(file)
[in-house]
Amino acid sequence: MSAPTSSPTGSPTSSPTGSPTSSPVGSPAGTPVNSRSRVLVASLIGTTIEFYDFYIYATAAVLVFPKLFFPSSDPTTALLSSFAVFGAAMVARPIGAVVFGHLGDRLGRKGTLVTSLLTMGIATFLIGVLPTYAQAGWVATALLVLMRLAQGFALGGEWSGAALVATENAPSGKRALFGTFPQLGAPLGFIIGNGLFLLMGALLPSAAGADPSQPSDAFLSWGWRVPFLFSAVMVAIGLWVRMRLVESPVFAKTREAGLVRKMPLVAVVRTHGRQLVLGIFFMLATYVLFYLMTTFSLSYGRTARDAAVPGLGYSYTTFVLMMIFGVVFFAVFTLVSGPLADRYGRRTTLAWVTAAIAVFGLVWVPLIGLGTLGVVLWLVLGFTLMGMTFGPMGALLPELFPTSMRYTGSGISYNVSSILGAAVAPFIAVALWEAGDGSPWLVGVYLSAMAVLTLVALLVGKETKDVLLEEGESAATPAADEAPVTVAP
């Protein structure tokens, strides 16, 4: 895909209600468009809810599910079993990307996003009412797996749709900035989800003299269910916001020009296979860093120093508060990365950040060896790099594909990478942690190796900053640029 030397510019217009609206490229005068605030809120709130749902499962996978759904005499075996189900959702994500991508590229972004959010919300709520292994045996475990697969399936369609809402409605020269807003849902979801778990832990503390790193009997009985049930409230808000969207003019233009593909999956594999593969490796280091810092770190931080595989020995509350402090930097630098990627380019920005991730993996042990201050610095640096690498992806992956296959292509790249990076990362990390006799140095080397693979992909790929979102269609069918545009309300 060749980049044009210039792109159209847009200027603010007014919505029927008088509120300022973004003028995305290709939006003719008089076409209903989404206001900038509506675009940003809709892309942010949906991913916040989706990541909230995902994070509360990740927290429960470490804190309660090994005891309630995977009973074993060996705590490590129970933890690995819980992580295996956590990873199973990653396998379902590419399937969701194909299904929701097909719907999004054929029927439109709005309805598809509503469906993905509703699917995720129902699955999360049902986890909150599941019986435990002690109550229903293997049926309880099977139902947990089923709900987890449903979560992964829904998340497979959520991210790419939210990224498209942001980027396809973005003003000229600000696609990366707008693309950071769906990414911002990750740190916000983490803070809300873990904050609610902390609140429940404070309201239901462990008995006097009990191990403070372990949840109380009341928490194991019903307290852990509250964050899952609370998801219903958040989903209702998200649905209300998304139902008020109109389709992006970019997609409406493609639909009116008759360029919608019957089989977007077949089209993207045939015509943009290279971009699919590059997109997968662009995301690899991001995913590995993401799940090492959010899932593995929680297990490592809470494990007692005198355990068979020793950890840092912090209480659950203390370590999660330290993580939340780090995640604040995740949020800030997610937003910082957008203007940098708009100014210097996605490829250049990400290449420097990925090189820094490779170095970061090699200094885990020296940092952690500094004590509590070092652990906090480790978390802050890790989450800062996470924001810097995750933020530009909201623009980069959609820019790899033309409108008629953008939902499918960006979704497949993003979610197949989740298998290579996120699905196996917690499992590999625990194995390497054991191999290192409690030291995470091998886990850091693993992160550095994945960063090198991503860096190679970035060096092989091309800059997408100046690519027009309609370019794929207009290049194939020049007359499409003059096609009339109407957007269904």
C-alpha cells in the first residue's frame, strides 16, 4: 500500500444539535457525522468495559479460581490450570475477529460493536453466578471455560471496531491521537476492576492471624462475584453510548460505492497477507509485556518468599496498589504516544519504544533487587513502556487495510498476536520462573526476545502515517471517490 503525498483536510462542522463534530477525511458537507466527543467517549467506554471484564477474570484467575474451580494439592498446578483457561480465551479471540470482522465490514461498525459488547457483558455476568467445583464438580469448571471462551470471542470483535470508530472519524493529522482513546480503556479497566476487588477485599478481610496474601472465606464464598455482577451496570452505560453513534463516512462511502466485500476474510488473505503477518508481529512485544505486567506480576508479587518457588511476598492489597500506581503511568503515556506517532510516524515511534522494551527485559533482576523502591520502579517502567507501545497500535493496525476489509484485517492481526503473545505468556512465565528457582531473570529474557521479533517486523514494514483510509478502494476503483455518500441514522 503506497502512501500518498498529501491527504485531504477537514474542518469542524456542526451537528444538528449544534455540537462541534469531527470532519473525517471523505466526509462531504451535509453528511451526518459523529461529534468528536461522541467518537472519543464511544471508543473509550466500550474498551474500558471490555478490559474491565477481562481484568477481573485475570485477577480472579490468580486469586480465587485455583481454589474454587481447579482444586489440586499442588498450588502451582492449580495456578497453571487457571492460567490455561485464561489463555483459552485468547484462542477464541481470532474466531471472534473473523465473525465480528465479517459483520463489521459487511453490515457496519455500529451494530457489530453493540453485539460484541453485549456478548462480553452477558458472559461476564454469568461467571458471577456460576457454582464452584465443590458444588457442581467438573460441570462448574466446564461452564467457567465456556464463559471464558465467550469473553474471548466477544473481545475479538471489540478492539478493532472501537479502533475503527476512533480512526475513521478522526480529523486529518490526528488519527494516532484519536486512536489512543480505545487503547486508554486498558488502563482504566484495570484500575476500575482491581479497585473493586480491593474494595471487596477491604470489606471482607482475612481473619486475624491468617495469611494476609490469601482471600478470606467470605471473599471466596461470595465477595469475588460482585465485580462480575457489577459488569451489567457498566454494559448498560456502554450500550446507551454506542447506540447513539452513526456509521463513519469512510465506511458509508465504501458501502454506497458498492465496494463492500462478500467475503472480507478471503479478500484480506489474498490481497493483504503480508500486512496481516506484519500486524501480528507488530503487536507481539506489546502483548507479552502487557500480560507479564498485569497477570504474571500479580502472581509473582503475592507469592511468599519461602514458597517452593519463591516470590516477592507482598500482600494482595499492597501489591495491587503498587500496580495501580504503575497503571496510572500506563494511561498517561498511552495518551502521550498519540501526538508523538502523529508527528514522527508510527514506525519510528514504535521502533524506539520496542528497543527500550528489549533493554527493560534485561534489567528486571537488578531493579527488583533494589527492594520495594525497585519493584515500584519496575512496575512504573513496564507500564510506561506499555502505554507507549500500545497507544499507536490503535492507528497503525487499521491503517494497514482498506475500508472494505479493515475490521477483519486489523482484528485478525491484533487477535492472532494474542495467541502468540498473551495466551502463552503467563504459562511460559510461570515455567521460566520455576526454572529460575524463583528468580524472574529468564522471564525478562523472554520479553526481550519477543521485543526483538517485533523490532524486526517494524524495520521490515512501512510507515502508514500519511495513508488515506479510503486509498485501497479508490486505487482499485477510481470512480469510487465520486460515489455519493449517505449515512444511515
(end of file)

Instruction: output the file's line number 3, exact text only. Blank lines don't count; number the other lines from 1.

């Protein structure tokens, strides 16, 4: 895909209600468009809810599910079993990307996003009412797996749709900035989800003299269910916001020009296979860093120093508060990365950040060896790099594909990478942690190796900053640029 030397510019217009609206490229005068605030809120709130749902499962996978759904005499075996189900959702994500991508590229972004959010919300709520292994045996475990697969399936369609809402409605020269807003849902979801778990832990503390790193009997009985049930409230808000969207003019233009593909999956594999593969490796280091810092770190931080595989020995509350402090930097630098990627380019920005991730993996042990201050610095640096690498992806992956296959292509790249990076990362990390006799140095080397693979992909790929979102269609069918545009309300 060749980049044009210039792109159209847009200027603010007014919505029927008088509120300022973004003028995305290709939006003719008089076409209903989404206001900038509506675009940003809709892309942010949906991913916040989706990541909230995902994070509360990740927290429960470490804190309660090994005891309630995977009973074993060996705590490590129970933890690995819980992580295996956590990873199973990653396998379902590419399937969701194909299904929701097909719907999004054929029927439109709005309805598809509503469906993905509703699917995720129902699955999360049902986890909150599941019986435990002690109550229903293997049926309880099977139902947990089923709900987890449903979560992964829904998340497979959520991210790419939210990224498209942001980027396809973005003003000229600000696609990366707008693309950071769906990414911002990750740190916000983490803070809300873990904050609610902390609140429940404070309201239901462990008995006097009990191990403070372990949840109380009341928490194991019903307290852990509250964050899952609370998801219903958040989903209702998200649905209300998304139902008020109109389709992006970019997609409406493609639909009116008759360029919608019957089989977007077949089209993207045939015509943009290279971009699919590059997109997968662009995301690899991001995913590995993401799940090492959010899932593995929680297990490592809470494990007692005198355990068979020793950890840092912090209480659950203390370590999660330290993580939340780090995640604040995740949020800030997610937003910082957008203007940098708009100014210097996605490829250049990400290449420097990925090189820094490779170095970061090699200094885990020296940092952690500094004590509590070092652990906090480790978390802050890790989450800062996470924001810097995750933020530009909201623009980069959609820019790899033309409108008629953008939902499918960006979704497949993003979610197949989740298998290579996120699905196996917690499992590999625990194995390497054991191999290192409690030291995470091998886990850091693993992160550095994945960063090198991503860096190679970035060096092989091309800059997408100046690519027009309609370019794929207009290049194939020049007359499409003059096609009339109407957007269904």